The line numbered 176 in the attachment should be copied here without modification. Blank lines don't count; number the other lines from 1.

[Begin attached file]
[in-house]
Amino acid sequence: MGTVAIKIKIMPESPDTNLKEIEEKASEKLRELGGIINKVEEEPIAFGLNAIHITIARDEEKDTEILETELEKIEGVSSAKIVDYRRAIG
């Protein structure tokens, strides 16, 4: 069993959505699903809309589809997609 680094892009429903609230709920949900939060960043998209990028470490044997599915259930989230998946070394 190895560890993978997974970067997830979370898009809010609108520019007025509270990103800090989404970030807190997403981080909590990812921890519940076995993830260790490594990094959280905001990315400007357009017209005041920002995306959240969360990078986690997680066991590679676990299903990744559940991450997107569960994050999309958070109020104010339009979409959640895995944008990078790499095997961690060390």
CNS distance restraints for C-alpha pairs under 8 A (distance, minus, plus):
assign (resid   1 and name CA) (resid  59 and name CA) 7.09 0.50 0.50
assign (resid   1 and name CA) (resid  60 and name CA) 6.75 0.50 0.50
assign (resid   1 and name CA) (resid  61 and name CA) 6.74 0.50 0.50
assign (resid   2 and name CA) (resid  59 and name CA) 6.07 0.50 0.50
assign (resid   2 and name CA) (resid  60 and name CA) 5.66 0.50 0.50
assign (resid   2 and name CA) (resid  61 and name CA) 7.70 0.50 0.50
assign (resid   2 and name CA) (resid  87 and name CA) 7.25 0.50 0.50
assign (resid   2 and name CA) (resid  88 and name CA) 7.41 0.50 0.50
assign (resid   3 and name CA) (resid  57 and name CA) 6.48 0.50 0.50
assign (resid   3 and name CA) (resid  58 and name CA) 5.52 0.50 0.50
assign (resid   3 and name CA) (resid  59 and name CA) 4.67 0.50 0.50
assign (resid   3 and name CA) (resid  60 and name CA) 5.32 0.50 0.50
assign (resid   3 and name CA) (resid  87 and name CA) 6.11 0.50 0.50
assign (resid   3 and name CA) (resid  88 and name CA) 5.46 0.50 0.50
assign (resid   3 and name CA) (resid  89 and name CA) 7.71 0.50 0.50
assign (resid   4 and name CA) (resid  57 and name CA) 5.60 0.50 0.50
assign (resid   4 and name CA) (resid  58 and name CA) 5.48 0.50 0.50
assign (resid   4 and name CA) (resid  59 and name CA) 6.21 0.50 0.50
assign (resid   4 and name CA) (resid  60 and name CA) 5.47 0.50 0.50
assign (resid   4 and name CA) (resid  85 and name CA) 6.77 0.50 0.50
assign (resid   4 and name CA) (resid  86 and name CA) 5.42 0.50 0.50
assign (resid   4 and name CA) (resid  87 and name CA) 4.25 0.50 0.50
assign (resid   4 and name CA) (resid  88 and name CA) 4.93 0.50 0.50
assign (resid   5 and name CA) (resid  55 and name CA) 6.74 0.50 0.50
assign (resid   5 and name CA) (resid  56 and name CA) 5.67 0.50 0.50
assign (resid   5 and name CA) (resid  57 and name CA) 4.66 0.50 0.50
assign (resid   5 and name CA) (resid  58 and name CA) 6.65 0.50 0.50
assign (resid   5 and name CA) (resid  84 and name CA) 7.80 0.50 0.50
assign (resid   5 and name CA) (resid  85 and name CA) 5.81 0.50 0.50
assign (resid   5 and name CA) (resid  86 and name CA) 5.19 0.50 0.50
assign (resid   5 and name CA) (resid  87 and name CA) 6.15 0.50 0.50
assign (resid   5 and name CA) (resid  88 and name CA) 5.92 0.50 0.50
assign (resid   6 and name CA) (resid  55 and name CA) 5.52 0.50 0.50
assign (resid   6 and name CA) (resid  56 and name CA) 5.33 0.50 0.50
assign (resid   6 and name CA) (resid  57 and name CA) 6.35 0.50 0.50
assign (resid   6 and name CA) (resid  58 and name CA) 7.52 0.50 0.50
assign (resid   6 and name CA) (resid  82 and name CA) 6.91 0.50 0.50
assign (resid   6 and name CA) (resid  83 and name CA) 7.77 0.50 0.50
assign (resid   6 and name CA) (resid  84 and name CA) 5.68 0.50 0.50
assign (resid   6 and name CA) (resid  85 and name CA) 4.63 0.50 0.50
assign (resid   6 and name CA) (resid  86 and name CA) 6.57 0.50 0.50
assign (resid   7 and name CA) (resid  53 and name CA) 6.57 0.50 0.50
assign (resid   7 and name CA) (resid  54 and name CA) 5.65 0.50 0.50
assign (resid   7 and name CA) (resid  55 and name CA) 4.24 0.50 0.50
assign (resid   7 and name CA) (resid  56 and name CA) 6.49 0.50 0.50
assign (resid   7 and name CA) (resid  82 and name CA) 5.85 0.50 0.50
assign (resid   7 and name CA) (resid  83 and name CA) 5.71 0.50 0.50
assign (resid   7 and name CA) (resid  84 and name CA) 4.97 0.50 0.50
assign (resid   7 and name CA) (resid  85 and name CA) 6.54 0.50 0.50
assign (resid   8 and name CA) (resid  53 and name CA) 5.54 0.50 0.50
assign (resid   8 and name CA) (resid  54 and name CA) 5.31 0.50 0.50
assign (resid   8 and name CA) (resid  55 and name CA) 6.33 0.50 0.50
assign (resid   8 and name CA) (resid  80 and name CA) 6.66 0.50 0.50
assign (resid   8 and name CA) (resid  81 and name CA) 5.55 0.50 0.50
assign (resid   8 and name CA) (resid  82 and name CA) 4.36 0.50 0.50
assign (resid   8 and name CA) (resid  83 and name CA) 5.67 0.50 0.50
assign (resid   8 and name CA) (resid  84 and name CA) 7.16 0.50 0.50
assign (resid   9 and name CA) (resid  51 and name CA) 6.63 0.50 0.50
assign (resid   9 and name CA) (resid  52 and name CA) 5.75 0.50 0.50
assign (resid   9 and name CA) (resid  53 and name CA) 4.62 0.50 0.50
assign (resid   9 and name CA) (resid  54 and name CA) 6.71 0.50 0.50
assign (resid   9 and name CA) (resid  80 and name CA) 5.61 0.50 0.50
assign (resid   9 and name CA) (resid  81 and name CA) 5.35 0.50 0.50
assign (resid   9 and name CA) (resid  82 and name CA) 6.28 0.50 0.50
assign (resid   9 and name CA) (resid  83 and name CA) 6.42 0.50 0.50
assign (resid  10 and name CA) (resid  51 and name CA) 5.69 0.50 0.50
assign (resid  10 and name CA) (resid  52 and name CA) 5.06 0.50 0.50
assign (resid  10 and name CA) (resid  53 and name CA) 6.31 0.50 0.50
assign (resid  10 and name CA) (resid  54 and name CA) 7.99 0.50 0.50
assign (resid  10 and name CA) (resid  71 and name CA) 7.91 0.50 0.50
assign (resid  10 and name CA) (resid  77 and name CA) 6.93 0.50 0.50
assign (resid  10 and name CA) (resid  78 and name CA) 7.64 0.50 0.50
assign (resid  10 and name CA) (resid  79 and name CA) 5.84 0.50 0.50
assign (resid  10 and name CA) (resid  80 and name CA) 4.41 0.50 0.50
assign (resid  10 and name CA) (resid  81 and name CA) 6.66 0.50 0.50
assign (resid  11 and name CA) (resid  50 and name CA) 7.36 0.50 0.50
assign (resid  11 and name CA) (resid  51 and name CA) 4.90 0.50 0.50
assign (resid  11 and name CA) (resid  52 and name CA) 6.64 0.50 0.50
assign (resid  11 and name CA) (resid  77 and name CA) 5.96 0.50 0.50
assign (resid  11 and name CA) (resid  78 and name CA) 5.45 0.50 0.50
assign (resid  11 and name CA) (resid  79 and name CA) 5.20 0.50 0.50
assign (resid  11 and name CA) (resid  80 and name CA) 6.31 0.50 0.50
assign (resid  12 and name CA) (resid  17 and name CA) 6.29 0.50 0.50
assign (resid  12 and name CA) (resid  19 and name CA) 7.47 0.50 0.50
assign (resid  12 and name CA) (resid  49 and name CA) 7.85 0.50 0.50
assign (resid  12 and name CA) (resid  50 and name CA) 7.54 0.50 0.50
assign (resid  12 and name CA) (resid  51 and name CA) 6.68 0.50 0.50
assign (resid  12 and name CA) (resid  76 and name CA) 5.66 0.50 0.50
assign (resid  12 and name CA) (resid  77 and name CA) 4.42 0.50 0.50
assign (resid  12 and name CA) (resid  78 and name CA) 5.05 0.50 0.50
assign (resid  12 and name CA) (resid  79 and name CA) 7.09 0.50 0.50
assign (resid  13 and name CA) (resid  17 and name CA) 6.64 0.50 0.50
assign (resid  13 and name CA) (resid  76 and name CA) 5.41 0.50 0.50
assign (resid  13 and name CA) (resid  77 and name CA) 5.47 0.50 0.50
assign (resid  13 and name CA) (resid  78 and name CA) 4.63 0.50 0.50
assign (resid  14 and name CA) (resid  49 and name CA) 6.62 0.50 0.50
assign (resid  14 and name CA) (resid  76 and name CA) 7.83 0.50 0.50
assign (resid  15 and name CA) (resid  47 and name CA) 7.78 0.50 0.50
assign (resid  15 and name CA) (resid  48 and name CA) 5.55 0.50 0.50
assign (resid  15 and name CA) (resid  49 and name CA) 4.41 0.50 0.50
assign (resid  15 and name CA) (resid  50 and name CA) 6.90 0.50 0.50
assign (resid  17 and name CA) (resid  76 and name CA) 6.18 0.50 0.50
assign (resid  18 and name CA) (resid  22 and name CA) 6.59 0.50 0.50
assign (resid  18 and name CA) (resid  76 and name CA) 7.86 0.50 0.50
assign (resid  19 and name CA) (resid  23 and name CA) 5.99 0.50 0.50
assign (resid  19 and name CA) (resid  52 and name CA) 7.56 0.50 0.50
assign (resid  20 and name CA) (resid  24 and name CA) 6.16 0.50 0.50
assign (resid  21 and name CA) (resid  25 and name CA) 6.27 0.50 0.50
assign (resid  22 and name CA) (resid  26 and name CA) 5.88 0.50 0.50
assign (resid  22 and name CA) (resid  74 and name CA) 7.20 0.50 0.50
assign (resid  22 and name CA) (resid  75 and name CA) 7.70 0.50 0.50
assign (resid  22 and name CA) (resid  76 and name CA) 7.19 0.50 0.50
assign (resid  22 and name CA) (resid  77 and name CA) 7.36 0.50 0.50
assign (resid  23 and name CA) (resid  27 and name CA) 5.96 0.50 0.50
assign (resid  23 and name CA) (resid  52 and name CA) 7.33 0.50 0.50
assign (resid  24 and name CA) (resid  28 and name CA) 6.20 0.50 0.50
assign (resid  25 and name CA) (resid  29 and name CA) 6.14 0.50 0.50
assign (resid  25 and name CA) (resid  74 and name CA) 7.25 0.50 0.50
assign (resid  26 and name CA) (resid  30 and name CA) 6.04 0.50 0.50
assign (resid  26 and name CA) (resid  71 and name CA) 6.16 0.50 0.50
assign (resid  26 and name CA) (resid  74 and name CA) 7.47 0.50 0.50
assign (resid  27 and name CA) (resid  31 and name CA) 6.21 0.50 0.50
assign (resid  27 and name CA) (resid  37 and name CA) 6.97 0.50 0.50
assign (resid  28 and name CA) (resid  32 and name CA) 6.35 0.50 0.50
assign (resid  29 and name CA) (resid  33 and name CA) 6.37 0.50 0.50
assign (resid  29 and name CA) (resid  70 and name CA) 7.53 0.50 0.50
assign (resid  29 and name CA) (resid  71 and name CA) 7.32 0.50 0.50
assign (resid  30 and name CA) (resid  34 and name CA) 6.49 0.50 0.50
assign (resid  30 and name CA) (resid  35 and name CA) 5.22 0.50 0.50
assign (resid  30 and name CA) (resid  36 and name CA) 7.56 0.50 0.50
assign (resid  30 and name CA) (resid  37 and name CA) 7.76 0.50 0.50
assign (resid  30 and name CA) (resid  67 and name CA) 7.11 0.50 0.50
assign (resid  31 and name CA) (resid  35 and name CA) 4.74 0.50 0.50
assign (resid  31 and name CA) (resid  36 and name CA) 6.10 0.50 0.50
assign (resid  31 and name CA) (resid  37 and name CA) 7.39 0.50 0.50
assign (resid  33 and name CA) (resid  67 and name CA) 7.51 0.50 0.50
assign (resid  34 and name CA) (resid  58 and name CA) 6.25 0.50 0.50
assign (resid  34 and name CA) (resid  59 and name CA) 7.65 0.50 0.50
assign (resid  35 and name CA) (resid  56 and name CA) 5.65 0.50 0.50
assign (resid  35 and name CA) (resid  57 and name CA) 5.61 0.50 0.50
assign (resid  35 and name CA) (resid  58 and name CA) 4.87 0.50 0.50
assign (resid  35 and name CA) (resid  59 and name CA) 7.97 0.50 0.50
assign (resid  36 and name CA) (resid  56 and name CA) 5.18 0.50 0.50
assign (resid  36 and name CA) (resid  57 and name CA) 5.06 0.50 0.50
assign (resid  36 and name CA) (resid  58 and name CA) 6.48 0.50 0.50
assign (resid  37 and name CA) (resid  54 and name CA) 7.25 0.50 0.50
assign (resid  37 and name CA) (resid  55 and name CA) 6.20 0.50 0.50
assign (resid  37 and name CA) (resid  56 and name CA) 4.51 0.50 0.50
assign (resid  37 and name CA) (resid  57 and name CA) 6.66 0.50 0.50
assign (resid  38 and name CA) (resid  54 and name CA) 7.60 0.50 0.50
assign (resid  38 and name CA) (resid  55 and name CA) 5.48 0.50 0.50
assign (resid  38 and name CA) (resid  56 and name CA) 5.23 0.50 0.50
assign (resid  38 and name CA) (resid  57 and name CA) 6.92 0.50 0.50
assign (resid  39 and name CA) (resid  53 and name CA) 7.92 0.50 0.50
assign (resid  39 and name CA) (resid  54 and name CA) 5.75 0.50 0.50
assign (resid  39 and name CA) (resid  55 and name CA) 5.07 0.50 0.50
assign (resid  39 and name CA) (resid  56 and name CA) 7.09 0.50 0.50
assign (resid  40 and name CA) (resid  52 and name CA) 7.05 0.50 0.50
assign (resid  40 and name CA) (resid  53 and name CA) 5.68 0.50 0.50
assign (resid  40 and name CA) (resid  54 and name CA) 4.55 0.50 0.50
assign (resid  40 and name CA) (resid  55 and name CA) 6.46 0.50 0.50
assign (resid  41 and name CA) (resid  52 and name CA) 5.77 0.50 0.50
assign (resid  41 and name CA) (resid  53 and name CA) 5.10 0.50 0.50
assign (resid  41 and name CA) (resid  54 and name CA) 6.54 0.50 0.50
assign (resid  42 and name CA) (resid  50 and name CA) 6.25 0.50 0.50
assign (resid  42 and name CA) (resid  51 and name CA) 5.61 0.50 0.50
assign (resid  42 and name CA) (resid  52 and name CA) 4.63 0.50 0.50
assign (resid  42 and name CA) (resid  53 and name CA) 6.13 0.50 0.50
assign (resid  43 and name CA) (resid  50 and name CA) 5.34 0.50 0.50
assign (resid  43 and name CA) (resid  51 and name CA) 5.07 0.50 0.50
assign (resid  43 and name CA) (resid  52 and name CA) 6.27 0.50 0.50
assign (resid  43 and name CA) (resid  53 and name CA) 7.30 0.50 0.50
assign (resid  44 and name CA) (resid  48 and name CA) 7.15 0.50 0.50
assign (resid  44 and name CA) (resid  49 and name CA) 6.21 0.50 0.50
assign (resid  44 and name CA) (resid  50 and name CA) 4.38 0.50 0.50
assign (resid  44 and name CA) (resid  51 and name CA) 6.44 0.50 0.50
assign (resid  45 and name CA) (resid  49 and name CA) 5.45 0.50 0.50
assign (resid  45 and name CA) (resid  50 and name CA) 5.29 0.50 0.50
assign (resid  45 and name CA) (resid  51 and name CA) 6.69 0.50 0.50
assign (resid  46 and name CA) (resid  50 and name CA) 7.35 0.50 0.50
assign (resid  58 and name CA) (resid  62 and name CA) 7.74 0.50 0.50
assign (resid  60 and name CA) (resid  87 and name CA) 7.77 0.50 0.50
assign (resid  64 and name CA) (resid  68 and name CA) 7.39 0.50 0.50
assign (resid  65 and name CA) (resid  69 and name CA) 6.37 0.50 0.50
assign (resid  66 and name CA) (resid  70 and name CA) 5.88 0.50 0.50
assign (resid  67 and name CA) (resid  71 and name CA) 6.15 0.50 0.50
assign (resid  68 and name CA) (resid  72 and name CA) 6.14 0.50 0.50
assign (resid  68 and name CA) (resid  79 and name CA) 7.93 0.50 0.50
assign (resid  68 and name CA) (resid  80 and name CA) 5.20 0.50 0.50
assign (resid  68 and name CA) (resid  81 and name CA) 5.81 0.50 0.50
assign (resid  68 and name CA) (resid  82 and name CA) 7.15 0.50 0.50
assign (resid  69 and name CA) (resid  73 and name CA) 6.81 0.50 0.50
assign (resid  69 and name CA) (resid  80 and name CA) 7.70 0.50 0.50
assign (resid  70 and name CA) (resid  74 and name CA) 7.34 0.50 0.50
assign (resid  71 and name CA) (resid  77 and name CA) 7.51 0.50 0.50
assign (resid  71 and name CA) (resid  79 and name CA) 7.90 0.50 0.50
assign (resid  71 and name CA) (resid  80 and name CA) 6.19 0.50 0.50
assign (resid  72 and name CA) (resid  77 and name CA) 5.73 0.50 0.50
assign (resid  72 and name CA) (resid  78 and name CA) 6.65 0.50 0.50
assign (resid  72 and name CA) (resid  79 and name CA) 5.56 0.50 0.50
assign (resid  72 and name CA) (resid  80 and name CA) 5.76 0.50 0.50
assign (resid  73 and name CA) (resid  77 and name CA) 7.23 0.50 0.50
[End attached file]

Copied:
assign (resid  43 and name CA) (resid  53 and name CA) 7.30 0.50 0.50